1. Write a program ArrayToStack which copies (ie, pushes) the N
elements of an array, Vector, onto the runtime stack. Vector is an array of
unsigned double-word integers.
2. Write a program StackToArray which copies back to Vector the
last N double-word elements pushed onto the stack (by some piece of code such as
ArrayToStack). StackToArray should not reverse Vector (that is, the
elements should return to their initial positions as before the execution of
3. Write a program StackReverse which uses the runtime stack to
reverse an array Vector of N unsigned double-word integers.
4. To test these three programs, your main program should display the
following interaction with you (things in reds are your inputs). Fix the maximum
size of the array to be N = 20; thus, your runtime stack will never overflow .
1. Write a procedure called HexOutput that displays the content of
register EBX as a hexadecimal string. See the algorithm’s pseudocode in Slide-51
of Chap_06 (Lecture-9). A full solution for the binary case (BinOutput) also
appears in Slide-48 and Slide-49 of Lecture-9 (I have explained and traced this
solution in classroom).
For example: If EBX contains 1111 1110 0000 0001 1100 1000 0011 0111, then
the procedure HexOutput should display the hexadecimal string “FE01C837h”;
note: make sure that character ‘h’ is displayed at the end.
2. Write a procedure called HexInput that loads the register EAX with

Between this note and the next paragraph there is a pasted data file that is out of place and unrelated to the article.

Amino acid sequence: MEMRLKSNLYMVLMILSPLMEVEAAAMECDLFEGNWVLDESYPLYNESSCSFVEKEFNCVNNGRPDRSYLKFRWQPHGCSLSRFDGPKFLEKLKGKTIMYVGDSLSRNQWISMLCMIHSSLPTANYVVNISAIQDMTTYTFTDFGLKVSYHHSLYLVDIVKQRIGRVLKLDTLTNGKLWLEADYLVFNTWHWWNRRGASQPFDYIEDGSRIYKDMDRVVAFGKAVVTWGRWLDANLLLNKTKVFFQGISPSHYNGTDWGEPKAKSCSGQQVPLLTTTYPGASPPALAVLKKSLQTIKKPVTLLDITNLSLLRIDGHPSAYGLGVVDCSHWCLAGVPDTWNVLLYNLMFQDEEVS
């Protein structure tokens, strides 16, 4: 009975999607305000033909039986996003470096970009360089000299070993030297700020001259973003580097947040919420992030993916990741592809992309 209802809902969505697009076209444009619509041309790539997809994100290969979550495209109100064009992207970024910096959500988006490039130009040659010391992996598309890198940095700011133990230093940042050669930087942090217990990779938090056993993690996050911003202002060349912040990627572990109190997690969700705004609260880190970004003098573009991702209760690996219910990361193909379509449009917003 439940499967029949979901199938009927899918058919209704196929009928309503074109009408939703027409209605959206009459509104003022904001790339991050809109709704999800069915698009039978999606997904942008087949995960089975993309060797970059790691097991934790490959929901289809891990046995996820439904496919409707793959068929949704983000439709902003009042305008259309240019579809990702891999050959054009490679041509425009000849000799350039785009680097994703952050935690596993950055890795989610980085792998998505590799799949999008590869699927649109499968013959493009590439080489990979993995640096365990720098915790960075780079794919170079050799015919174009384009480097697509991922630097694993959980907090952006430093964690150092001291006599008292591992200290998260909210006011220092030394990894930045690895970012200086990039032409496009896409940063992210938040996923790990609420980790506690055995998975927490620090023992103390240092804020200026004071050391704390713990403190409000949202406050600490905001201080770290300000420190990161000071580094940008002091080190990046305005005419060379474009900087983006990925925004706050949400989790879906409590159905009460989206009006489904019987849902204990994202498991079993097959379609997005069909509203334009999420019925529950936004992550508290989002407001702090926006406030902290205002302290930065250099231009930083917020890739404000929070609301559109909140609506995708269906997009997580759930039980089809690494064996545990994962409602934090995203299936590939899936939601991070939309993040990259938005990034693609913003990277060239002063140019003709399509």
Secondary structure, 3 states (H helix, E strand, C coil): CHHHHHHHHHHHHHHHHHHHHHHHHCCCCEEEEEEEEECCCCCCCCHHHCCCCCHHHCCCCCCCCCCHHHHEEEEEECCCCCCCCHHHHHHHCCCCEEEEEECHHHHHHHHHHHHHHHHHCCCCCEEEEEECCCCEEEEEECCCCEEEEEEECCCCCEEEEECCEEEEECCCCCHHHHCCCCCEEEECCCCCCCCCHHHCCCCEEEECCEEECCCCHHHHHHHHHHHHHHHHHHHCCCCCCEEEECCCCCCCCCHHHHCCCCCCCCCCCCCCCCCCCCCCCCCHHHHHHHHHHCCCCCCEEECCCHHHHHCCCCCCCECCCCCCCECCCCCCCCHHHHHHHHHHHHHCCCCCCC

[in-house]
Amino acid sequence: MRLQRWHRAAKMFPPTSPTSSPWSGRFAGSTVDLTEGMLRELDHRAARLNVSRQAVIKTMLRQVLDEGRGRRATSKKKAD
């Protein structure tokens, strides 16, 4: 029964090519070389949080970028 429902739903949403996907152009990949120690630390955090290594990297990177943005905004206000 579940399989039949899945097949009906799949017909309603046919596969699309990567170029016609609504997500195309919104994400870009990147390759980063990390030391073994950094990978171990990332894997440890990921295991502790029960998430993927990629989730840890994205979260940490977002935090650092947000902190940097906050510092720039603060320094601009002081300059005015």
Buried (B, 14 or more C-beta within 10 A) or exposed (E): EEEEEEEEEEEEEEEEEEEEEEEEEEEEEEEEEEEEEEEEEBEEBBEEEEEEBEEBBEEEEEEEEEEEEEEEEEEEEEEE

the numerical value of the hexadecimal string entered at the keyboard. See the
algorithm’s pseudocode in Slide-52 of Chap_06 (Lecture-9). A full solution for
the binary case (BinInput) also appears in Slide-50 of Lecture-9 (I have
explained and traced this solution in classroom).
For example: EAX is loaded with 1111 1110 0000 0001 1100 1000 0011 0111,
when the procedure HexInput reads the hexadecimal string “FE01C837h”;
note: make sure that character ‘h’ is the last character read from keyboard.
3. To test these two procedures above, your main program should first
ask you “What do you want to do, Lovely?”.
1. If you type the letter W (or w) then the main program reads an unsigned
32- bit decimal number from the keyboard, and loads the number into
EBX, and then calls the procedure HexOutput (which displays a
2. If you type the letter R (or r) then the main program calls the procedure
HexInput (which reads a string from the keyboard, then loads it into
EAX), and then displays the binary content of register EAX.
It exits with the message “Get Lost, you Sweetey Honey Bun” when you type anything
else . In 3.1 and 3.2, above, the main program exits with “Thank you, Sweetey Honey
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